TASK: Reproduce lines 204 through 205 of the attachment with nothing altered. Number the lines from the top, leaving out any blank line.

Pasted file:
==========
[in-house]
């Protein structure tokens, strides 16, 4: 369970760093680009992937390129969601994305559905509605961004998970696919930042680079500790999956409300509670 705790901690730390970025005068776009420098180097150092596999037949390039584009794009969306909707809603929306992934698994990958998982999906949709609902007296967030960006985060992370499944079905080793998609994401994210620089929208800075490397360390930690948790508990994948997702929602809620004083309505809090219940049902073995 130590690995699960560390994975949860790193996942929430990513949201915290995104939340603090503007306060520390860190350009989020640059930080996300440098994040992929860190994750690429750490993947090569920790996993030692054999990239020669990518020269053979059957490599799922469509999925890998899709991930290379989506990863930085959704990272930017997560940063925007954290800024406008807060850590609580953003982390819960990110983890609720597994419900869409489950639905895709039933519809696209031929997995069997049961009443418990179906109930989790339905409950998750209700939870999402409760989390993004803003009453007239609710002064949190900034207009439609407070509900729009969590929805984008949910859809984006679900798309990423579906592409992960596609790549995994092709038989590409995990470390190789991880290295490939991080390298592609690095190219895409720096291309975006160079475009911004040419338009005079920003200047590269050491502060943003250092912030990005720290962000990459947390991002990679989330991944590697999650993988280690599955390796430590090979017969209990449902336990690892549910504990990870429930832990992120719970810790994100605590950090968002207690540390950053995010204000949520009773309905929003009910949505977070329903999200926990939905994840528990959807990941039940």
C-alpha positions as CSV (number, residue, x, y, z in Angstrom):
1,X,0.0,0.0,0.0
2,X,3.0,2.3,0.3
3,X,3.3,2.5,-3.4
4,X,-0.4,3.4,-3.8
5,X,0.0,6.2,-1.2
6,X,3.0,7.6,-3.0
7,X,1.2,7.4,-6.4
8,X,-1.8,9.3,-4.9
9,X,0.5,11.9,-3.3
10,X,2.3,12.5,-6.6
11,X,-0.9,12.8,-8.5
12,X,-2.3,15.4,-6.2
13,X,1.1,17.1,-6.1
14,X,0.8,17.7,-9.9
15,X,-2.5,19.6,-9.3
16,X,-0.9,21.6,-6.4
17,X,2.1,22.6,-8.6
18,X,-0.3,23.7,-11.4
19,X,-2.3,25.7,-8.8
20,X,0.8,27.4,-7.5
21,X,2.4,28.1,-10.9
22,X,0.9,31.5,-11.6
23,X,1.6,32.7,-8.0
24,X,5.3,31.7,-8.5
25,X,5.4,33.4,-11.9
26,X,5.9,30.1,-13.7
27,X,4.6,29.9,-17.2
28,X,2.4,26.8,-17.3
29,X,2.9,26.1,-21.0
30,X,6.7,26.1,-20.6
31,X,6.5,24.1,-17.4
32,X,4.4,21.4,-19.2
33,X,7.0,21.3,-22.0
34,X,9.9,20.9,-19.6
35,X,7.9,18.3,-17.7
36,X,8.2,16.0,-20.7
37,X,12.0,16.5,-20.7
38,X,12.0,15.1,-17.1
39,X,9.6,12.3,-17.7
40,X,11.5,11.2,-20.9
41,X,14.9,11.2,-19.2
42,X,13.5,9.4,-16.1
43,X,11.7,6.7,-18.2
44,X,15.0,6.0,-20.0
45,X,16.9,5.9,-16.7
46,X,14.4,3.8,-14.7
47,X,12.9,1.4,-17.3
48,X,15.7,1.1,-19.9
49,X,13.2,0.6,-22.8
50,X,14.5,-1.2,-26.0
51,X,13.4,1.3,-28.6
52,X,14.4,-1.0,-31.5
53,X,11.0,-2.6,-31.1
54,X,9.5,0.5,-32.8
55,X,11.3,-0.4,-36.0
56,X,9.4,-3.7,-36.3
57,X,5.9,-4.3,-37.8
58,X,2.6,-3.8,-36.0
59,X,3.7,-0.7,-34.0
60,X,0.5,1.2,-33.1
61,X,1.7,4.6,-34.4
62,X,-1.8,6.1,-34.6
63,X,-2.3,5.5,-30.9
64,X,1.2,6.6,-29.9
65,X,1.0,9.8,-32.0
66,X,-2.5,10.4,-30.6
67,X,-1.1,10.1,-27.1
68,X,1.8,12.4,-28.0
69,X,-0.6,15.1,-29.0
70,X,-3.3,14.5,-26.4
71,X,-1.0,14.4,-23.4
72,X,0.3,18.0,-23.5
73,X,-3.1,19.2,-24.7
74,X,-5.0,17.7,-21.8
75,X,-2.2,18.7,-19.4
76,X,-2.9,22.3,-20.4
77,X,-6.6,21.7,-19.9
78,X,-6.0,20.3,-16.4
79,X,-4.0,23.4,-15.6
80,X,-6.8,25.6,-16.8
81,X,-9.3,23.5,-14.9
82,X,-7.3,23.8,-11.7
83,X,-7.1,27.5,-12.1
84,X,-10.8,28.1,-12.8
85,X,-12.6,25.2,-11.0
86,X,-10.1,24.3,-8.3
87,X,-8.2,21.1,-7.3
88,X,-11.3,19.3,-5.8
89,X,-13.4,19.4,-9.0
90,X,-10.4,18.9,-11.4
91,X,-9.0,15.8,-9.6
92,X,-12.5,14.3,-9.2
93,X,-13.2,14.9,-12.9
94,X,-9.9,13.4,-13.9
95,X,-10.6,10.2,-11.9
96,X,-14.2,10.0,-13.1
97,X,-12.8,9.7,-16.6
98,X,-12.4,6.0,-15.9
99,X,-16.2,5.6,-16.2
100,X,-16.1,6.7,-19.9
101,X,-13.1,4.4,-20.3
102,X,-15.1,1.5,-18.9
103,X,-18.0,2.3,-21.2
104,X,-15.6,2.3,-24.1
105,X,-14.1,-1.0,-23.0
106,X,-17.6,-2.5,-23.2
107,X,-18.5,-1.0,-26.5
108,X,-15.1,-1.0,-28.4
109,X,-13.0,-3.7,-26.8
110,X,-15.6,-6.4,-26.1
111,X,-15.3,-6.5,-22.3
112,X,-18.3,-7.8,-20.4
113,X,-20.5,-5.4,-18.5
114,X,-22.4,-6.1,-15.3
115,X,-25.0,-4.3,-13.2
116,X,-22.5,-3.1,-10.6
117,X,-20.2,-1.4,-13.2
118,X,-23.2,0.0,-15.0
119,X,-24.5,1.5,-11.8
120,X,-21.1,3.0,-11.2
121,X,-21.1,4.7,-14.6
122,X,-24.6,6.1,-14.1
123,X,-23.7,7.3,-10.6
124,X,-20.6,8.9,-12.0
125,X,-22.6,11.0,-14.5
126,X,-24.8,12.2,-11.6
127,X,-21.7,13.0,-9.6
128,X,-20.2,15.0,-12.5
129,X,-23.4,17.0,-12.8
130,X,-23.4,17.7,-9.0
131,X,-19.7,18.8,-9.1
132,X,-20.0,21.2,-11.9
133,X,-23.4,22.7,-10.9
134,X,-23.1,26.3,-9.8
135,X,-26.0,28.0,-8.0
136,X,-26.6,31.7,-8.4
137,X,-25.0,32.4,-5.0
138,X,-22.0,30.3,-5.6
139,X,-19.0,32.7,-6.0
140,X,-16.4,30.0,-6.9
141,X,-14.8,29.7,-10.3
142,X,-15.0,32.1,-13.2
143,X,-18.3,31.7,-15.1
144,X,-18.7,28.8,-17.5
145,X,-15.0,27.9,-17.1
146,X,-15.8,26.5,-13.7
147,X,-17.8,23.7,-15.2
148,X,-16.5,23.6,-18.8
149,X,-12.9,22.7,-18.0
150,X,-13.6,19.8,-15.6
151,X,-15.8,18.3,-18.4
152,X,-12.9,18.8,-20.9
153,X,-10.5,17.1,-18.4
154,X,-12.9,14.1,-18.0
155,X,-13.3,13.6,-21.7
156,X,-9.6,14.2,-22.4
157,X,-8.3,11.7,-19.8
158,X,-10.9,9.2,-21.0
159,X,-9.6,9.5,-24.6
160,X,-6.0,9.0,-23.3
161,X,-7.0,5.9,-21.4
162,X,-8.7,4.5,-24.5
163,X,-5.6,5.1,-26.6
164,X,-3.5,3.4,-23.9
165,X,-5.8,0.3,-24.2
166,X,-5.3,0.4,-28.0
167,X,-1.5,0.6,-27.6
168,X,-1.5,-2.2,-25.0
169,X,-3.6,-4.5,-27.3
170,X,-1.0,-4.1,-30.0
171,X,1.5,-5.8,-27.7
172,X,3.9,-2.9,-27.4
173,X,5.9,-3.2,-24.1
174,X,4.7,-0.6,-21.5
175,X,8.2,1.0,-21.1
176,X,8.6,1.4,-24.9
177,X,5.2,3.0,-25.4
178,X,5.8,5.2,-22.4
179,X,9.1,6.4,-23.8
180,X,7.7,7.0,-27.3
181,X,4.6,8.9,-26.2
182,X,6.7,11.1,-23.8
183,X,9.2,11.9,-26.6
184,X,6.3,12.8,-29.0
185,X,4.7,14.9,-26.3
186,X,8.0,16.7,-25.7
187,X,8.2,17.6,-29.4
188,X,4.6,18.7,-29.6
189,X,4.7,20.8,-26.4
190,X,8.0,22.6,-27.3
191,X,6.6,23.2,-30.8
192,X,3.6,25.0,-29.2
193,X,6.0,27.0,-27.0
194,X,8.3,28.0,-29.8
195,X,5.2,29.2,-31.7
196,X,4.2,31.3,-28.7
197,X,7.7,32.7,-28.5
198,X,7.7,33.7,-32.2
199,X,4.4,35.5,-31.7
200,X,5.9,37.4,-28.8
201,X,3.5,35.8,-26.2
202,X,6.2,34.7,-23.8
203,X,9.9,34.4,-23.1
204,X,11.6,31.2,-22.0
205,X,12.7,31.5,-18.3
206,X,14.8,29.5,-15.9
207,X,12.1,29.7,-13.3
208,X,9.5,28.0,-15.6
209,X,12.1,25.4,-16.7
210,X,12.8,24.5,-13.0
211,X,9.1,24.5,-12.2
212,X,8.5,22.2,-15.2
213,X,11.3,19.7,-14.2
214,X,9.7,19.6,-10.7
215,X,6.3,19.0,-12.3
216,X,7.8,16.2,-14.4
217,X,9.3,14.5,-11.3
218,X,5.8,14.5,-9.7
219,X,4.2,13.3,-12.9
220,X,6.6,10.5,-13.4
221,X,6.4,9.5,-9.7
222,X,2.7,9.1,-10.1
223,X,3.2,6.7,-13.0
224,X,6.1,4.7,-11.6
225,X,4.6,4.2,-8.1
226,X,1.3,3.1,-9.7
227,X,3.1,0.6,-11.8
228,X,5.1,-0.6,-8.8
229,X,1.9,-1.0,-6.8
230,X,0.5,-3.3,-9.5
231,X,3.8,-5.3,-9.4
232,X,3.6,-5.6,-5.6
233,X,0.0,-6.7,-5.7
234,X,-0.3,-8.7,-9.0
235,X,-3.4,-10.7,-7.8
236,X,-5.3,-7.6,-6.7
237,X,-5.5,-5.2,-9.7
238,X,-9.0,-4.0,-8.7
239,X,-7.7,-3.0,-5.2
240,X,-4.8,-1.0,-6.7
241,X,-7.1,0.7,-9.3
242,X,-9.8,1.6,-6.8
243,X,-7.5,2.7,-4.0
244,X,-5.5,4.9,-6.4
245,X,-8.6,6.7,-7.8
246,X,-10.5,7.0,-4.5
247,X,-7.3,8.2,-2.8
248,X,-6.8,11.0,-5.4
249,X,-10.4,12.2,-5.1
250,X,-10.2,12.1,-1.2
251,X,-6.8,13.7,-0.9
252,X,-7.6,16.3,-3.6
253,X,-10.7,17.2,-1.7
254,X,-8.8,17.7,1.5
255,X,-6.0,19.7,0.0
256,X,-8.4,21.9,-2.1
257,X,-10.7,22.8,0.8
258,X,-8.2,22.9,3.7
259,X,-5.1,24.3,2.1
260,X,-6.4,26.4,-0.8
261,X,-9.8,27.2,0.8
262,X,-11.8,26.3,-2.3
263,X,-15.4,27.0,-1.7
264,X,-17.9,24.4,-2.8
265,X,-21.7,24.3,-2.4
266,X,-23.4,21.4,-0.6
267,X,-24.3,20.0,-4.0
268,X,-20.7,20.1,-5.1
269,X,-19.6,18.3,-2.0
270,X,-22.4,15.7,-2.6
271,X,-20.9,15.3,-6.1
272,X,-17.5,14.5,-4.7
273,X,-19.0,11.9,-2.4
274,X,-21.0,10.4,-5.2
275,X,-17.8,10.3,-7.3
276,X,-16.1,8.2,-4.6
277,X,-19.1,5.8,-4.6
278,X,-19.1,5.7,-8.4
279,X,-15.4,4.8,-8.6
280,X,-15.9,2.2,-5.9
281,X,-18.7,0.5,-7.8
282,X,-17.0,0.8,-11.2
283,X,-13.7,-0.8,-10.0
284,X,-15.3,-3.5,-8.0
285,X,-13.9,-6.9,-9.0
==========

201,X,3.5,35.8,-26.2
202,X,6.2,34.7,-23.8